Cavs Search for the Silver Lining
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SAN ANTONIO, June 10, 2007 -- Cavs forward Drew Gooden said during Friday's media availibility that he was optimistic about the rest of the series because he felt that Cleveland had played at its absolute worst in Game 1 and still only lost by nine.

Turns out he was wrong, the Cavs were capable of worse.

Much worse.

If Thursday was a stinker for Cleveland, then the better part of Sunday was a port-o-potty on a hot summer day.

Game 2 seemed to be over before it even started and now Cleveland fans are left wondering if that if that same sentiment applies to their championship hopes and dreams as well.

At one point, it was so bad that LeBron airballed a free throw.

In the first half, when the Cavs dug themselves a 25-point hole, not one of the eight players with a field goal attempt shot 50 percent or better from the field. Coversely for the Spurs, only two players out of the eight with a field goal attempt didnít shoot better than 50 percent or better from the field.

"It started to become embarassing," said Zydrunas Ilgauskas, who had nine points and four rebounds. "Here you are in the NBA Finals and you're down 30 points. So, I think it's just a pride thing more than anything."

It wasn't the worst half in Finals history, but it was close. Cleveland mustered 33 points, narrowly eclipsing the all-time low of 30 points in a half shared by the 1981 Rockets, '98 Jazz and '03 Nets Finals teams.

Poor shooting wasn't the only ailment plaguing the boys in wine and gold in the first 24 minutes. It was more like, pick your poison -- they were outrebounded by 11, went only 10-for-18 from the foul line, and LeBron scored only two points in just three minutes in the first quarter after picking up two quick fouls.

They turned it around though. LeBron played 35 more minutes and scored 23 more points with picking up only one more foul.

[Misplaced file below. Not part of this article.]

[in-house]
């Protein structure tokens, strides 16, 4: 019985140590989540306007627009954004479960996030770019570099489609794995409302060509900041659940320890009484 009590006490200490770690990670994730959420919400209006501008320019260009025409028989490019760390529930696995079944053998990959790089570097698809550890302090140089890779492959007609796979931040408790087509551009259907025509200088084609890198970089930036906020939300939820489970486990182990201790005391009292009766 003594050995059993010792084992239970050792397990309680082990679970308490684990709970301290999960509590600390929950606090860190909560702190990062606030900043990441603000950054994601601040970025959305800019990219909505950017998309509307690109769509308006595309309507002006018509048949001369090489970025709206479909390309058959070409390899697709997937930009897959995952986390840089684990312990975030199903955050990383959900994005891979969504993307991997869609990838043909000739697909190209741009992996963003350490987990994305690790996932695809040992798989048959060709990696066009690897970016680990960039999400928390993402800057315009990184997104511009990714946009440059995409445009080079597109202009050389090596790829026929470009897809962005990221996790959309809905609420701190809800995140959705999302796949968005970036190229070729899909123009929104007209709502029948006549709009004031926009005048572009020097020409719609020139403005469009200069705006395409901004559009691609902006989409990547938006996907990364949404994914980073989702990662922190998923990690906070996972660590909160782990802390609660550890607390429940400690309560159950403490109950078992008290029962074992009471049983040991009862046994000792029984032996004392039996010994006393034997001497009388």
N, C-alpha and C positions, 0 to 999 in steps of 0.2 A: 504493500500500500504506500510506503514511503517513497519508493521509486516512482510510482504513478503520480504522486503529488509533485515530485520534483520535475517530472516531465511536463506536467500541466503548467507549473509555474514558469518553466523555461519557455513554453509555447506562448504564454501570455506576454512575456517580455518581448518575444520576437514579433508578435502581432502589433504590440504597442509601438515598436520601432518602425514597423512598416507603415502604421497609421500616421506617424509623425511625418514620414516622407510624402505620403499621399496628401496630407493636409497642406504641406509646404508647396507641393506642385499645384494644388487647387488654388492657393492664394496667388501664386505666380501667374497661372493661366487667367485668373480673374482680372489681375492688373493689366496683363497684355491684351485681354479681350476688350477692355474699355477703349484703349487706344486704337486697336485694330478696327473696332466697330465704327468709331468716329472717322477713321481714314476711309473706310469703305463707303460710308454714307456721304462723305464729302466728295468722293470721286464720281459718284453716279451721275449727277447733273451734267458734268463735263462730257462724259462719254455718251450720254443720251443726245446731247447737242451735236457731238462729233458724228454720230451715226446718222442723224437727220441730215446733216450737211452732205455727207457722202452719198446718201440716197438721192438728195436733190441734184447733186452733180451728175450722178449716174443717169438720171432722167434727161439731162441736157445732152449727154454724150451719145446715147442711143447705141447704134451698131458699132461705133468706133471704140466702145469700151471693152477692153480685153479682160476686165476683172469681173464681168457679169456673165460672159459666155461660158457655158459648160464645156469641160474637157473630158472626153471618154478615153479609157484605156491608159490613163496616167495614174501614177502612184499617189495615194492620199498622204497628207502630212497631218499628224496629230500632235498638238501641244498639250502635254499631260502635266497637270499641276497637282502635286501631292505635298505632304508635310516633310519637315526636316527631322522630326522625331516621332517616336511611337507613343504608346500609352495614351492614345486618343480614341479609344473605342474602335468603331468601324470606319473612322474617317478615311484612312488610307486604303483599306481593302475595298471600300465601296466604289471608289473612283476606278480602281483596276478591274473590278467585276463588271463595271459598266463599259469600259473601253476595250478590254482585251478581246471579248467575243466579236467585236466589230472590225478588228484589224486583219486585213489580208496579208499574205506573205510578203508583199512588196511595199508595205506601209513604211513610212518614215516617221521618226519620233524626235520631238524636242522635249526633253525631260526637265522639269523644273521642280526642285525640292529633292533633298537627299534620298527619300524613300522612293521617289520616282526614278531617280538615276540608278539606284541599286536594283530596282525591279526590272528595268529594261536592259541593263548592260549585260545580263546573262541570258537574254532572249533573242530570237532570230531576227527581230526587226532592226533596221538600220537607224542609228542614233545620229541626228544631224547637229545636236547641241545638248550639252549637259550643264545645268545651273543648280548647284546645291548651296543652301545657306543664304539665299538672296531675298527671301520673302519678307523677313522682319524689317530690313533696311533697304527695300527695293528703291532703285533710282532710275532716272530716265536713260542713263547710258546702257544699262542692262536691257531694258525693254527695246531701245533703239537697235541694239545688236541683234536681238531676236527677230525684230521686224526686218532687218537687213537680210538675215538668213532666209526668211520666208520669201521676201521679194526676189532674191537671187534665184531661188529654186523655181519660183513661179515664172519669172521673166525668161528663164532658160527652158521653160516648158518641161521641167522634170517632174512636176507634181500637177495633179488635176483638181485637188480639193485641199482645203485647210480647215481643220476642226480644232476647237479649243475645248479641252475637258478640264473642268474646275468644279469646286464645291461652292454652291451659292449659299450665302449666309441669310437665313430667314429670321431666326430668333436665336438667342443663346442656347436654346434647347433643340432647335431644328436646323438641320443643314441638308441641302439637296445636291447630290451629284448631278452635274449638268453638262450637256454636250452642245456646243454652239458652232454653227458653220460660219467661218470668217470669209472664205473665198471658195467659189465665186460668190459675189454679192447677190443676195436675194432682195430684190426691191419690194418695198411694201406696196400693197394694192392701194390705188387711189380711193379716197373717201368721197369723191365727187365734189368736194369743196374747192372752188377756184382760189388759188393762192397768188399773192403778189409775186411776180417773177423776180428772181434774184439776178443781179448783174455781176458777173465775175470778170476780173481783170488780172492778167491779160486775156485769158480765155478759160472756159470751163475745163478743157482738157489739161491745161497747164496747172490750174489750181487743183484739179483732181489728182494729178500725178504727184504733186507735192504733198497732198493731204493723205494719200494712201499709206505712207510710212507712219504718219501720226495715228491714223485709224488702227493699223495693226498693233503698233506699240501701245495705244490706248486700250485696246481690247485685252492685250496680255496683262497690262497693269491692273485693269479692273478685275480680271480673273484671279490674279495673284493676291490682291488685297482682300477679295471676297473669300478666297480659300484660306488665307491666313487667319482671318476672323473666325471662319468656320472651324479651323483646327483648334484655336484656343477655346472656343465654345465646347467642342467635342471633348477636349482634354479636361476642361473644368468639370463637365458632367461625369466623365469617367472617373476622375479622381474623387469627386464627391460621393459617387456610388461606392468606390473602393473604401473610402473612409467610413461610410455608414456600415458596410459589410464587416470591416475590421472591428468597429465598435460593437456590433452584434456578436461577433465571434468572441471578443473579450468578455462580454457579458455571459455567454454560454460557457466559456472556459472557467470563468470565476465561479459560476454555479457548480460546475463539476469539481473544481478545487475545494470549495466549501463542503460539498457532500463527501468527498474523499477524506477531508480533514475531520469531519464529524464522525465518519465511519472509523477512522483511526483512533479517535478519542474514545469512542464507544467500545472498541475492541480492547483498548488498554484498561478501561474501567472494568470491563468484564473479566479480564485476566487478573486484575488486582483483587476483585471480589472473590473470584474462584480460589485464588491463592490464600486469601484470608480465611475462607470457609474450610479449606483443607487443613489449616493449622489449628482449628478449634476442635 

Suddenly a 29-point deficit was cut down to eight with 4:53 to go in the fourth. Damon Jones and Donyell Marshall came in off the bench and hit some outside shots and Daniel Gibson remained confident in his shot, following up his 16 points on seven made field goals in Game 1 with 15 points on six made field goals in Game 2.

Cleveland ended up outscoring San Antonio 30-14 in the fourth period.

It was reminiscent of the 2001 Eastern Conference Finals when Allen Iverson's Sixers trailed the Bucks by 33 points headed into the fourth quarter of Game 6 before rallying to cut the lead to 10 and make the statement, "Hey, we might lose this game, but those first three quarters were an aberration. We can play with you guys."

Cleveland backup point guard Eric Snow was on that Philadelphia squad that used the momentum worked up from its fourth-quarter comeback to beat Milwaukee in Game 7.

In other words, he knows what good can come from taking lemons and making lemonade. Even if it is served after a loss.

"The only thing that you're doing is that you're sort of knocking some of the other team's confidence," Snow said. "They're not coming in feeling like it's easy and feeling too good about themselves. That's the main thing you want to establish and that's what we did tonight. End of the day they won the game, but I don't think they're leaving here feeling like, 'OK, this is going to be a piece of cake.'"

The Cavaliers have been through a rough period like this before. Back in January, six months before a nine-point Game 1 loss and an 11-point Game 2 loss, Cleveland dropped four out of five games in the middle of a West Coast road trip by totals of 19, 15, 18, and 11 points to the Suns, Sonics, Trail Blazers and Nuggets, respectively.

Rather than pack it up and mail it in, the Cavs rallied to salvage the last game of the trip, a 106-104 win against a Warriors team playing in front of its rabid fan base, and the Dallas Mavericks will be the first to tell you that thatís no small feat.

Not only did the Cavs prove that they can bounce back from blow outs six months ago, but just six games ago they also proved they can respond to an 0-2 series deficit, lest we forget the comeback they put on the Pistons.

"We're definitely still confident," LeBron James reiterated after the game. "It doesn't matter if you lose by one or lose by 30 with us. A loss is a loss, and we've been down 2-0 before in this situation, so we have to find a way to bring the intensity that we did in the fourth quarter tonight and carry it on to Game 3."

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